Ross Zirkle, a printmaker and University of Kentucky art professor, was known for his devotion to students. Even when he died from cancer in 2007 at the age of 52, he continued to teach, donating his body to UK's anatomy department to help train future doctors, dentists and nurses.
But Zirkle's family was dismayed recently to learn that his cremated remains had been sitting on a shelf at UK since 2012. He was not buried at the Lexington Cemetery until December, nearly eight years after his death.
"We thought UK would take care of it," his brother, Russ Zirkle, said Wednesday from his home in Minnesota. "We assumed they would do it right after he was cremated, not three years later."
Lexington Coroner Gary Ginn, who runs UK's Body Bequeathal Program, said budget problems caused the burial delays, not just for Zirkle, but for 91 other cremated remains interred last month with him.
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"The economy suffered and our budget was cut," Ginn said. "We had to wait until the economy recovered so we could accomplish what we had promised we would do."
However, Don Gash, the chairman of the anatomy and neurobiology program, said the backlog started in 2012 when Ginn was hospitalized with a serious illness and could only return to work part-time for six months.
The budget "was never the issue," Gash said. "He misspoke."
Reached later, Ginn said he was hospitalized for a month with a blood clot and ensuing complications. He said he didn't think about his illness when explaining the backlog Wednesday morning because he is so rarely sick.
"I take care of all aspects of the program and none of that was getting done," he said.
Gash said Ginn, as a licensed mortician, was the only person at UK who could issue death certificates or correspond with families about whether they wanted UK to bury their relatives after their bodies had been used for research — usually for three to five years. In addition to those duties, Ginn cremates the bodies and is in charge of billing other departments that use bodies for instruction.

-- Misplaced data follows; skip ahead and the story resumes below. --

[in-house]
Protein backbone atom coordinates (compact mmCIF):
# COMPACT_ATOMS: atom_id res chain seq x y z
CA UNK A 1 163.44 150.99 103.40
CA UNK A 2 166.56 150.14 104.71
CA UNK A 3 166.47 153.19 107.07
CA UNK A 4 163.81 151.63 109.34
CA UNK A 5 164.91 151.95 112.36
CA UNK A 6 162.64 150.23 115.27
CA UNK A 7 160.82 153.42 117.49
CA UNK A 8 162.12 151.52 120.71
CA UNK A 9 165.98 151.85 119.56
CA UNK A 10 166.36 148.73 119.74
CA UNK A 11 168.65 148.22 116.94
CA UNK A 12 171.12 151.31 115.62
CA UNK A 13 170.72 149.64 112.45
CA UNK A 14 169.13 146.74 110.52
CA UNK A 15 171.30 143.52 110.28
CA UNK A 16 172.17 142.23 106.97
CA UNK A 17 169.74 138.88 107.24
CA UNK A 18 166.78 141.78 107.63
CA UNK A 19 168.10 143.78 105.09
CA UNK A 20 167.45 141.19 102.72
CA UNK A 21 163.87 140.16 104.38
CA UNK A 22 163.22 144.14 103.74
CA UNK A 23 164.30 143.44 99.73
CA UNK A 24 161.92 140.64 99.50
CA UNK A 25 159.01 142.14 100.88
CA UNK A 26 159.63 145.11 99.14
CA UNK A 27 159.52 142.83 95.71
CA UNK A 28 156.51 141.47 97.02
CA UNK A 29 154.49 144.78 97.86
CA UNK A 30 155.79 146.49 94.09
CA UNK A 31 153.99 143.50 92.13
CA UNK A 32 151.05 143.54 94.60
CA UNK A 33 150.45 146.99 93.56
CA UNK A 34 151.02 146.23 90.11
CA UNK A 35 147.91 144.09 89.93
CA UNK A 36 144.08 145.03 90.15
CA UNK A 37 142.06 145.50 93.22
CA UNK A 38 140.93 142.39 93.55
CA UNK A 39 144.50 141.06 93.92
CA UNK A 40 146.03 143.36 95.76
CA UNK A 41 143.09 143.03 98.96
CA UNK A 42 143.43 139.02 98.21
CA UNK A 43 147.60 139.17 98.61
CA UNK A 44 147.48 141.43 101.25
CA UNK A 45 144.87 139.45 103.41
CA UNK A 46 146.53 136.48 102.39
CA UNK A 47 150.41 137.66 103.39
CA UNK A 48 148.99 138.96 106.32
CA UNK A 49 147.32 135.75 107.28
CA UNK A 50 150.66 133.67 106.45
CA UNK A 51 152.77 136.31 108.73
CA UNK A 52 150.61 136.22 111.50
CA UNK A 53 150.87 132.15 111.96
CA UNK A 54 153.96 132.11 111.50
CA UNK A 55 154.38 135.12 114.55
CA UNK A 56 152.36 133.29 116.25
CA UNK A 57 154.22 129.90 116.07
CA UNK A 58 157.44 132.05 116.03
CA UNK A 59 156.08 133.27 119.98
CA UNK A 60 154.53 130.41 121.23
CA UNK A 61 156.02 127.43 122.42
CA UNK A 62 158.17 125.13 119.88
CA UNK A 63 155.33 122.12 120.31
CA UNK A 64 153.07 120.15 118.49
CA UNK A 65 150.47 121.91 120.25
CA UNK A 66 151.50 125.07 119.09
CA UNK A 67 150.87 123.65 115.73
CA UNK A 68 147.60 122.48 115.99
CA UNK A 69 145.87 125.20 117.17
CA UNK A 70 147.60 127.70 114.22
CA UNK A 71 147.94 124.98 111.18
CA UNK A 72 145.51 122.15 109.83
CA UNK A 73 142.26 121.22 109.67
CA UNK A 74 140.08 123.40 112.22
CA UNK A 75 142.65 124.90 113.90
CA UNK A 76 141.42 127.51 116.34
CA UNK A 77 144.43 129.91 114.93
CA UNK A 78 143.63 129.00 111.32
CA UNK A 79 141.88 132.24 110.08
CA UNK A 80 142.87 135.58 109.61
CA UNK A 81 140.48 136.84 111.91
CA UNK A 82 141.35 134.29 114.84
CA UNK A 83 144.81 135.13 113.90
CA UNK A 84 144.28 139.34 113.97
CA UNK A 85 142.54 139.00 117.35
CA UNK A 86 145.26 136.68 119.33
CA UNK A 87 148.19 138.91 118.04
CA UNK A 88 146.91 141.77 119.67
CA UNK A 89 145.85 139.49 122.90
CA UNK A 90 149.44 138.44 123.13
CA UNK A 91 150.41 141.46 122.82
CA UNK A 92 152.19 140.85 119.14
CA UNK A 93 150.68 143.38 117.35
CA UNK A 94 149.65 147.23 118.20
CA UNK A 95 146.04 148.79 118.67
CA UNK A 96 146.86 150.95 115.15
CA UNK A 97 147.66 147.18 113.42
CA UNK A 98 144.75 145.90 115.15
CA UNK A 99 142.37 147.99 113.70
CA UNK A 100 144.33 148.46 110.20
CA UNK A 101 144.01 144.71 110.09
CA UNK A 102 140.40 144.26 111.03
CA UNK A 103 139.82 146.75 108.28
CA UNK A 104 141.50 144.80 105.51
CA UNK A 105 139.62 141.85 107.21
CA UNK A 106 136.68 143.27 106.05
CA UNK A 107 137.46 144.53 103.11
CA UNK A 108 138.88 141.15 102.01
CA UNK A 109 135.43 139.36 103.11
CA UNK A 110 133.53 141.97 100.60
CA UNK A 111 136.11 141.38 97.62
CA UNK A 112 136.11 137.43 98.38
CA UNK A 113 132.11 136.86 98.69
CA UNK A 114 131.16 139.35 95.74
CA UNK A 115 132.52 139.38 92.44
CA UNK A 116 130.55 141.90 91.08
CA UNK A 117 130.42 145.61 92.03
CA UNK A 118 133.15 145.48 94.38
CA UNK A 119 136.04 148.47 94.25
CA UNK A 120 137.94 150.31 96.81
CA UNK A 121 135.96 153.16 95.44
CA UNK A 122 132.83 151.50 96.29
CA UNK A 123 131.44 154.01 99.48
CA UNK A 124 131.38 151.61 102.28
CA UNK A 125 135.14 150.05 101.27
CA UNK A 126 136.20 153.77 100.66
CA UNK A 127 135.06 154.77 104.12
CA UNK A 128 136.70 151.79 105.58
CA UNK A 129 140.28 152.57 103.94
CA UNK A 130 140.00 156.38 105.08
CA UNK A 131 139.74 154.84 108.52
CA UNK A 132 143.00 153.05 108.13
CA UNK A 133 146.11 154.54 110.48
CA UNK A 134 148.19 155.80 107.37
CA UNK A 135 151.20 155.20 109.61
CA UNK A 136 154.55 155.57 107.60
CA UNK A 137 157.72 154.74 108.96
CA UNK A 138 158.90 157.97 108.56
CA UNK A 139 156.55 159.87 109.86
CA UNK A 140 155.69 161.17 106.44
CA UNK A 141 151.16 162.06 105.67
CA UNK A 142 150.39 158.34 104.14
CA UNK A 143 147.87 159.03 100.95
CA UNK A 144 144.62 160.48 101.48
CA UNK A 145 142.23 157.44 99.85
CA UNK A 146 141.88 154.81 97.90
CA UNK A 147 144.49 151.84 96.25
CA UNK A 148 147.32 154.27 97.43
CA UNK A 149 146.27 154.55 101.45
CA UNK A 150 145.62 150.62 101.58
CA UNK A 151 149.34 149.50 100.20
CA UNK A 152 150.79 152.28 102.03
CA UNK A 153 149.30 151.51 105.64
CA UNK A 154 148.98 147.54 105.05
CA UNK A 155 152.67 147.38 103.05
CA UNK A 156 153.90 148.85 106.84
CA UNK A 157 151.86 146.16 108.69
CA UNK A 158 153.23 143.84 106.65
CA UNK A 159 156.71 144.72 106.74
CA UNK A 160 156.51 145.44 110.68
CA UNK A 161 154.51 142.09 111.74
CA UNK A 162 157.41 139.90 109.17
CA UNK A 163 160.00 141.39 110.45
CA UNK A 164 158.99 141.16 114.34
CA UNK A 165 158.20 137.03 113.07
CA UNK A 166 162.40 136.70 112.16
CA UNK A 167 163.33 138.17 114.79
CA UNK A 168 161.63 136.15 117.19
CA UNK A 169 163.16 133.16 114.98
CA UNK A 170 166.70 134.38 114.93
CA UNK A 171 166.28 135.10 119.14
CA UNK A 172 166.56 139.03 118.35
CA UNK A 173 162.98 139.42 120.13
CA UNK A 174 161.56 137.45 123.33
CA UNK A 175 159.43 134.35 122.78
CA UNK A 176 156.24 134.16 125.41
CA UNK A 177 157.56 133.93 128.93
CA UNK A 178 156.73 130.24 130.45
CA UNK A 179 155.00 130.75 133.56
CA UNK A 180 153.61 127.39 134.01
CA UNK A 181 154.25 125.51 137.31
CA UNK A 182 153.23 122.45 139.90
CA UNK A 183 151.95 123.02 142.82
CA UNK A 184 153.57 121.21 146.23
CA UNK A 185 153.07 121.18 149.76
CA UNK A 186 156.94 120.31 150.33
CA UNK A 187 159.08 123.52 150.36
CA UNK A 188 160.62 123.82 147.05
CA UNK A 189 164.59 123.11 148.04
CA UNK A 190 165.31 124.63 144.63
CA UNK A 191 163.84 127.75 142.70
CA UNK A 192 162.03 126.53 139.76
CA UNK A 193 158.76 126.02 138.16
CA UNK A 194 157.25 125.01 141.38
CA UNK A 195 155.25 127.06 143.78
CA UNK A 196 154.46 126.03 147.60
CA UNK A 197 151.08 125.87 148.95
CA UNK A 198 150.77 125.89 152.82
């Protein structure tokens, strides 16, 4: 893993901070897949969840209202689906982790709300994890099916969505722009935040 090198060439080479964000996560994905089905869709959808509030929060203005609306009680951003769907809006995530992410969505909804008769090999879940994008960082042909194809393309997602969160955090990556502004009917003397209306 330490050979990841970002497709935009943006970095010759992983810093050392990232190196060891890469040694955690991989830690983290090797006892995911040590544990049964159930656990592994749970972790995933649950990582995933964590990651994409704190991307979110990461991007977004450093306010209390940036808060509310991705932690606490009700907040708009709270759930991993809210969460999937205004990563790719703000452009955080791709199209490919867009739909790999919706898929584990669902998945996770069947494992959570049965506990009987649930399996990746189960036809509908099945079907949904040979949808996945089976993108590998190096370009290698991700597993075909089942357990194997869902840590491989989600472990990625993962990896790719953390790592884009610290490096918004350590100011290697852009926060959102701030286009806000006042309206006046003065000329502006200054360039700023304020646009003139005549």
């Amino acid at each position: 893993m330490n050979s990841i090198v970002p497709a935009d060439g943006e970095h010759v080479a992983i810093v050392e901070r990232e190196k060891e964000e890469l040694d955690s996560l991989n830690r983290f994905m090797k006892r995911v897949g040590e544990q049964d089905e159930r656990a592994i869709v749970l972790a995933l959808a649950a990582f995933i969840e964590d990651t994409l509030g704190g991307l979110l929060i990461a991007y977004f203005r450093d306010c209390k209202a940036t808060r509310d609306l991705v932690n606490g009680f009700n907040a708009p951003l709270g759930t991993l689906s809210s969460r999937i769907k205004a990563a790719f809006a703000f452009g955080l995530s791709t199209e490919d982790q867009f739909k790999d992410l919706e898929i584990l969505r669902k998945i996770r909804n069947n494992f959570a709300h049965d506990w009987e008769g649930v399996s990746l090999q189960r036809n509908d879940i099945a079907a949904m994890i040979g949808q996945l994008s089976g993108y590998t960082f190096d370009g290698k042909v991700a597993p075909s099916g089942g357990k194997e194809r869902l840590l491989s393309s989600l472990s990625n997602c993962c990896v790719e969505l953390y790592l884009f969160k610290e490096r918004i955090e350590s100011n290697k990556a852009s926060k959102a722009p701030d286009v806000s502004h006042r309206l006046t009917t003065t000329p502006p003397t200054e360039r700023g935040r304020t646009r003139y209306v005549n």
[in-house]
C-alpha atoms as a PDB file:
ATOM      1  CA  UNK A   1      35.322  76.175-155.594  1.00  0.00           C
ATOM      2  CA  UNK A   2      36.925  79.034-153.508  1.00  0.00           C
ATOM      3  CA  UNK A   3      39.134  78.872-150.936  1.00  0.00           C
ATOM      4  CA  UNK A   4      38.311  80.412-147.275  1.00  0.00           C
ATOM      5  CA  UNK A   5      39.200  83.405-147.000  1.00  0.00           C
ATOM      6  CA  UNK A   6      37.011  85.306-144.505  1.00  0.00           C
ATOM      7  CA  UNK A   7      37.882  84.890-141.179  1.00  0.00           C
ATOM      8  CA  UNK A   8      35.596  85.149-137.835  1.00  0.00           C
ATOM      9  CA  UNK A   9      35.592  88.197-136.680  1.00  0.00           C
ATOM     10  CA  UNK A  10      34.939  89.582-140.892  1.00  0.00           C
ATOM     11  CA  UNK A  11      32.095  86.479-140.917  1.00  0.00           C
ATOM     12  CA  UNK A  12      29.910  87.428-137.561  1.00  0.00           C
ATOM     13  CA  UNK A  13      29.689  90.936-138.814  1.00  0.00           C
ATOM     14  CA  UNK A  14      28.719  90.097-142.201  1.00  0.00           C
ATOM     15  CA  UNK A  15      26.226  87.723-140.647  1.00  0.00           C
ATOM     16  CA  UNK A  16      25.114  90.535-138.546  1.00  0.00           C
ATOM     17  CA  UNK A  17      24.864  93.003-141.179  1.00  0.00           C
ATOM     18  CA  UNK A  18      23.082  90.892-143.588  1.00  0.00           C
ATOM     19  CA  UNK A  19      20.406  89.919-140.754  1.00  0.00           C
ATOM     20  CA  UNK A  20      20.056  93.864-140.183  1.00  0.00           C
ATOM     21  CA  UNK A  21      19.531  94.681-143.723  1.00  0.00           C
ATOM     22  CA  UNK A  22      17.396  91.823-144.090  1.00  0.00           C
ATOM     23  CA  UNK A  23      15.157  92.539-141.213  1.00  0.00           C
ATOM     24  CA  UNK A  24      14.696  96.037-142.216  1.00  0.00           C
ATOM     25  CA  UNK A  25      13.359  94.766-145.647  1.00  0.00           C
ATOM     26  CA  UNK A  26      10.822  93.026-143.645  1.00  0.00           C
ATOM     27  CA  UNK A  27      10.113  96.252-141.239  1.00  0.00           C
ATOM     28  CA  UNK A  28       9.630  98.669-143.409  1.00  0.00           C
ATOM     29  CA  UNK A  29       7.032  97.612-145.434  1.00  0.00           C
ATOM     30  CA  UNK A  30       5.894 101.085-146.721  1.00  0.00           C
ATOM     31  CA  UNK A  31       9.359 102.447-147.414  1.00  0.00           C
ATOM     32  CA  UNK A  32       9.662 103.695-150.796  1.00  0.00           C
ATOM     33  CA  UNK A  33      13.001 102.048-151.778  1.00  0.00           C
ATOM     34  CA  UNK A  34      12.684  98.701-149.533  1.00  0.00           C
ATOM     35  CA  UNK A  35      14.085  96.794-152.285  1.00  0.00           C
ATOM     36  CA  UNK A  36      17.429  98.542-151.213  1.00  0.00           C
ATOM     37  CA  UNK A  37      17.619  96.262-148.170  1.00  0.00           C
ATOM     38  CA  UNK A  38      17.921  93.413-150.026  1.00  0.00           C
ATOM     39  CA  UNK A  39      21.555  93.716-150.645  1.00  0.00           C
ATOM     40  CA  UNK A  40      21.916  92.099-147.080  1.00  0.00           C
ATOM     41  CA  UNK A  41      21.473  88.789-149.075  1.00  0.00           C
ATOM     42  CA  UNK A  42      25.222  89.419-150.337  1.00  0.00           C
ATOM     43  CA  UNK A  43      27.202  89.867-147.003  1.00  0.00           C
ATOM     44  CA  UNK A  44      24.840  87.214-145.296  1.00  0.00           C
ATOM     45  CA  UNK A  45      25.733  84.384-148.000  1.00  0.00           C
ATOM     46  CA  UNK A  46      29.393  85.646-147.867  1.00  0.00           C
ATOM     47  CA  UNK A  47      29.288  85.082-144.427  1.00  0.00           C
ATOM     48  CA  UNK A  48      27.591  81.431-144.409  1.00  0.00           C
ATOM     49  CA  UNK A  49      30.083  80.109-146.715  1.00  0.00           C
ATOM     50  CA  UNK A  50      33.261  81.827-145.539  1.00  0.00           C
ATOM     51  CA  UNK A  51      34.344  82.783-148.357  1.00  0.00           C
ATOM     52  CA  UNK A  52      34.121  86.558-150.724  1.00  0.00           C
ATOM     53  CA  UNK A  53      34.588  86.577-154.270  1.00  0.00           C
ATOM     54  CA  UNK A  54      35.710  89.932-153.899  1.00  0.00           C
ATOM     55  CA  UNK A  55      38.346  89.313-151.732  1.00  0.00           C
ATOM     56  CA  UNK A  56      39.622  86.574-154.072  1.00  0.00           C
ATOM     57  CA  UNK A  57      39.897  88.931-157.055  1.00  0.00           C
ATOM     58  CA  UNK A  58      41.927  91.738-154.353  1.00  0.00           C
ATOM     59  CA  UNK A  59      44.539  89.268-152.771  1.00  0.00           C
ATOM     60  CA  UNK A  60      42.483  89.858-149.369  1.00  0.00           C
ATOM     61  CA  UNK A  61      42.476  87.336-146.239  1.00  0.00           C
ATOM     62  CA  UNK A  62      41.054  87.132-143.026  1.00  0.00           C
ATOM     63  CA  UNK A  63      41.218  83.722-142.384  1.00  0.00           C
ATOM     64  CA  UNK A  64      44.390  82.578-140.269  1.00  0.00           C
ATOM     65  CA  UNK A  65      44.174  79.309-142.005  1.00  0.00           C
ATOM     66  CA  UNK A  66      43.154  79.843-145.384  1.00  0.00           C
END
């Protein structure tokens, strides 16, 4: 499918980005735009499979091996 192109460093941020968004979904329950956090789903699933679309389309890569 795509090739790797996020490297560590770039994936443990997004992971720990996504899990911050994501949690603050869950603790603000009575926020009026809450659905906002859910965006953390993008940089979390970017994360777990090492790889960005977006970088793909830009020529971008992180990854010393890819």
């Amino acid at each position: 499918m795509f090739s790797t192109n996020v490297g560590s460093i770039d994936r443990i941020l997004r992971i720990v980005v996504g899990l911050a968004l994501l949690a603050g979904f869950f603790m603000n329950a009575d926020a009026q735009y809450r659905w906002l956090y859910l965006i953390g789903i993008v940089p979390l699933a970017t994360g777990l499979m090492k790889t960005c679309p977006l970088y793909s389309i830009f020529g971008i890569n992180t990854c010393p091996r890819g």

"The body bequeathal program is a priority for us because it's so important in our training program for physicians, nurses, physicians' assistant and dentists," Gash said. "So while the cost is certainly a factor ... the burial program got pushed back because we had other priorities, such as making sure the documentation was correct."
Letters went out this week to families of the 92 people buried last month. The costs of burying the remains was roughly $9,000, said Miles Penn of the Lexington Cemetery. Between 2,300 and 2,500 remains of people whose bodies were donated to UK since 1960 are buried in Section 36, or the University of Kentucky Section, of the cemetery, with the most recent burial before last month occurring in 2009.
Gash said he wanted to apologize to the Zirkles and any other families affected by the delay.
"It's a wonderful and meaningful gift, and it is very important for education across the health spectrum," he said. "It was unfortunate and we are getting on top of it and we're committed to doing this right."
Russ Zirkle said Wednesday that he was relieved to know that his brother was finally buried.
"I'd hate to see another family go through this because we thought it had been taken care of," he said.
Ginn said he knew Ross Zirkle, who would bring art students to the anatomy department so they could study cadavers.
"He would bring students in and I would give them anatomy presentations," Ginn said. "He was very interested in making sure that students had the opportunity to draw the human body because some of them might become medical illustrators."
Ginn's full-time employment with UK became an issue in last year's race for county coroner.
Ginn, who has held the elected office and the UK job since 2002, was challenged by Larry Owens, who filed a complaint against Ginn with the Lexington-Fayette Urban County Government Ethics Commission.
The commission dismissed the complaint, saying there was not a conflict of interest in holding the two jobs, and Ginn beat Owens by a wide margin.
The coroner's job pays $71,000 a year and the UK job pays $55,000.